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Publication numberUS7191652 B2
Publication typeGrant
Application numberUS 11/033,513
Publication dateMar 20, 2007
Filing dateJan 12, 2005
Priority dateFeb 24, 2000
Fee statusLapsed
Also published asEP1640724A1, US20060059991, US20070000324
Publication number033513, 11033513, US 7191652 B2, US 7191652B2, US-B2-7191652, US7191652 B2, US7191652B2
InventorsAlexander G. Pristup, Yuri I. Romanov
Original AssigneeInnalabs Technologies, Inc.
Export CitationBiBTeX, EndNote, RefMan
External Links: USPTO, USPTO Assignment, Espacenet
Magnetofluidic accelerometer with partial filling of cavity with magnetic fluid
US 7191652 B2
Abstract
A sensor includes a housing and a magnetic fluid within the housing that incompletely fills the housing. An inertial body is in contact with the magnetic fluid. Displacement of the inertial body relative to the magnetic fluid is indicative of acceleration on the housing. The acceleration includes linear and/or angular acceleration. The inertial body can be an air bubble, or a dissimilar liquid. A plurality of magnets are mounted on the housing, wherein the magnetic fluid is positioned in droplets between the magnets and the inertial body. The magnetic fluid can be a single droplet between each magnet and the inertial body, or multiple droplets between each magnet and the inertial body. The remaining volume in the housing can be filled with a non-magnetic fluid.
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Claims(17)
1. A method for detecting acceleration comprising:
suspending a non-magnetic inertial body using a plurality of separate droplets of magnetic fluid;
measuring a position of the inertial body in response to a force applied to the inertial body, wherein the change in the position of the inertial body is calculated based on changes of magnetic flux line distribution within the magnetic fluid due to a change in the shape of the droplets; and
calculating acceleration based on the change in the position of the inertial body.
2. A sensing element of an accelerometer comprising:
a magnetic fluid arranged in separate droplets in contact with a non-magnetic inertial body;
at least four magnets surrounding the inertial body, wherein the magnets generate magnetic flux lines within the droplets and maintain the droplets in place;
a second fluid different from the magnetic fluid arranged in contact with the magnetic fluid and the inertial body,
wherein displacement of the inertial body relative to the droplets changes magnetic flux line distribution within the magnetic fluid due to a change in the shape of the droplets, and wherein the change of the magnetic flux line distribution is indicative of acceleration on the sensing element; and
a sensor that detects the changes in the magnetic flux distribution.
3. The sensing element of claim 2, further comprising a housing, wherein the plurality of magnets are mounted on the housing, and wherein the droplets are between the magnets and the inertial body.
4. The sensing element of claim 3, wherein the magnetic fluid comprises a single droplet between each magnet and the inertial body.
5. The sensing element of claim 3, wherein the magnetic fluid comprises a plurality of droplets between each magnet and the inertial body.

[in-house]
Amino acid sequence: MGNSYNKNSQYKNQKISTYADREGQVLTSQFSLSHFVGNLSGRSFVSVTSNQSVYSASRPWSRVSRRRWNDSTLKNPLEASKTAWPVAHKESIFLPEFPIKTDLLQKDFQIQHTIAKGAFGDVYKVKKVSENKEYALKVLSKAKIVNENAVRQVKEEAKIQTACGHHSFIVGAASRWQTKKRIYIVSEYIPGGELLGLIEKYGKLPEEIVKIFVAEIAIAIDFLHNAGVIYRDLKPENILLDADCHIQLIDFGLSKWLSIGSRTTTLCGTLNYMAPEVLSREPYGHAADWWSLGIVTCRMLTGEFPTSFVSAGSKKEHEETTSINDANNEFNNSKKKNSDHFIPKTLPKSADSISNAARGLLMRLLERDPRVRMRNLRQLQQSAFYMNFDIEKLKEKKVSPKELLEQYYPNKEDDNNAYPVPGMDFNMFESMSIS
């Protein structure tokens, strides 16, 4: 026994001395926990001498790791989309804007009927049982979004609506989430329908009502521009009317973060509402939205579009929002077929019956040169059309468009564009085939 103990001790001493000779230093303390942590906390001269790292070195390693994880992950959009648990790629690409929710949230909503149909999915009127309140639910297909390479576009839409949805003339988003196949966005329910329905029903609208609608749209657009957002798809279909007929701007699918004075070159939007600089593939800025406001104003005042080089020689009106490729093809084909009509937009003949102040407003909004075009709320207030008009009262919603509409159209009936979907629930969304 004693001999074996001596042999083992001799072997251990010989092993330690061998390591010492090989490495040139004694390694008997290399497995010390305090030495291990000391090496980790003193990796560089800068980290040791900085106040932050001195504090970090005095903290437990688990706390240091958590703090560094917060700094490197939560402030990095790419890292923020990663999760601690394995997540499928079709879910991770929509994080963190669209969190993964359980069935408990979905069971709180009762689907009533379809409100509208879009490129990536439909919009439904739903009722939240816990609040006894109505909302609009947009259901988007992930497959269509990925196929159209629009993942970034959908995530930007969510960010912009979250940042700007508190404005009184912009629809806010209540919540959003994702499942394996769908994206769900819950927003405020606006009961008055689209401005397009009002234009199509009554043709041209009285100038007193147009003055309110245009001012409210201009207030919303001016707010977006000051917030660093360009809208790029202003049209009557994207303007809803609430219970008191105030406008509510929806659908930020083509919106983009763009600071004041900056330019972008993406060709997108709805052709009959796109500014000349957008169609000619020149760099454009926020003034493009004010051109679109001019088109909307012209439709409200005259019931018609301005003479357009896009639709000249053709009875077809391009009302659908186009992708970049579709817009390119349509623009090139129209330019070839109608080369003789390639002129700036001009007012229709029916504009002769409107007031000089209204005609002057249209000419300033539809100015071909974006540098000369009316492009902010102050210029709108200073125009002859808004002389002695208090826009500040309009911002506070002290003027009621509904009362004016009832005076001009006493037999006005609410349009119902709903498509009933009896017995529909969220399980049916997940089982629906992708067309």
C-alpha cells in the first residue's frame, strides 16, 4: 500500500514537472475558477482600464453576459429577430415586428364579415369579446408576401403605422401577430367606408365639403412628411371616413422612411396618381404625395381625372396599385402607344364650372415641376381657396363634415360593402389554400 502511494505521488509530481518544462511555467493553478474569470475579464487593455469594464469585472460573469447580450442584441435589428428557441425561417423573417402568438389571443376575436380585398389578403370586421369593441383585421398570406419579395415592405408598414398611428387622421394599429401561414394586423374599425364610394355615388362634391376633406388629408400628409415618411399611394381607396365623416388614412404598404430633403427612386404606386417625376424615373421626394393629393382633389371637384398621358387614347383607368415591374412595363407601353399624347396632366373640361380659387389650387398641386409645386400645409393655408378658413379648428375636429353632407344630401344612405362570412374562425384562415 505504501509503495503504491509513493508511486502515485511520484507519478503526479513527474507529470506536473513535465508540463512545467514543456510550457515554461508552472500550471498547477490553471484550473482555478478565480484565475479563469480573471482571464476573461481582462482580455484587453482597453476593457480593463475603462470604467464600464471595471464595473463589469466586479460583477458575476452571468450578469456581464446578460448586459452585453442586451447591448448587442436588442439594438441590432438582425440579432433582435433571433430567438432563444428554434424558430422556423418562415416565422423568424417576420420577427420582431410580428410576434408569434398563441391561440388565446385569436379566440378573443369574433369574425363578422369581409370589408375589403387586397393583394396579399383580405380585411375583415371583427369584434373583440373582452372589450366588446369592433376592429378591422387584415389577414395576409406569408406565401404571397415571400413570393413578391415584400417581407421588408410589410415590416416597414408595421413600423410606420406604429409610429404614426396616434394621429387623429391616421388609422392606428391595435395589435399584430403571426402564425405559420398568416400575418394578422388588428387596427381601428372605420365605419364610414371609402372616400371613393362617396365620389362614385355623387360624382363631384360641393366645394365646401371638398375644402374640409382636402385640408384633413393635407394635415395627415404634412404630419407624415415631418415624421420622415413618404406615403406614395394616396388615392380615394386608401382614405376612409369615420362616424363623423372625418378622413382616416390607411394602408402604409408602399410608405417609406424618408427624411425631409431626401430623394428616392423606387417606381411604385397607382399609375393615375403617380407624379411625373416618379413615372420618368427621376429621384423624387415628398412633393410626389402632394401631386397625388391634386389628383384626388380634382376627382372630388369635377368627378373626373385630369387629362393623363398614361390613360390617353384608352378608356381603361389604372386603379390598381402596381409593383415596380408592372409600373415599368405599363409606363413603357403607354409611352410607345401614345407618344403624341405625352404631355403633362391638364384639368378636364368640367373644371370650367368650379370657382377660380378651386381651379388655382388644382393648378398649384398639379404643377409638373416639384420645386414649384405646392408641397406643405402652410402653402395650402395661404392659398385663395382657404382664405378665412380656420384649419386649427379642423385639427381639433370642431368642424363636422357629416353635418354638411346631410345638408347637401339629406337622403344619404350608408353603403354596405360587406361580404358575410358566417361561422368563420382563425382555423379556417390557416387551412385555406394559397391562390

6. A sensing element of an accelerometer comprising:
a housing;
a magnetic fluid within the housing and having a shape of a plurality of separate droplets, the magnetic fluid incompletely filling the housing such that only an air fills the remaining volume within the housing;
at least four magnets mounted in the housing, wherein the magnets generate magnetic flux lines within the droplets and maintain the droplets in place,
wherein a change in the shape of the droplets due to acceleration changes magnetic flux line distribution within the droplets, and
wherein the change of the magnetic flux line distribution is indicative of acceleration on the housing; and
a sensor that detects the change in the magnetic flux distribution.
7. A sensing element of an accelerometer comprising:
a housing;
a magnetic fluid within the housing and having a shape of a plurality of separate droplets, the magnetic fluid incompletely filling the housing;
a non-magnetic fluid within the housing filling the entire remaining volume within the housing;
at least four magnets mounted in the housing, wherein the magnets generate magnetic flux lines within the droplets and maintain the droplets in place,
wherein a change in the shape of the droplets due to acceleration changes magnetic flux line distribution within the droplets, and
wherein the change of the magnetic flux line distribution is indicative of acceleration on the housing; and
a sensor that detects the changes in the magnetic flux distribution.
8. A sensing element of an accelerometer comprising:
a non-magnetic inertial body;
a plurality of separate droplets of magnetic fluid holding the inertial body in suspension;
at least four magnetic poles surrounding the inertial body and maintaining the droplets of the magnetic fluid in place,
wherein displacement of the inertial body relative to the droplets changes magnetic flux line distribution within the magnetic fluid due to a change in the shape of the droplets, and wherein the change of the magnetic flux line distribution is indicative of acceleration on the sensing element; and
a sensor that detects the changes in the magnetic flux distribution.
9. A sensing element of an accelerometer comprising: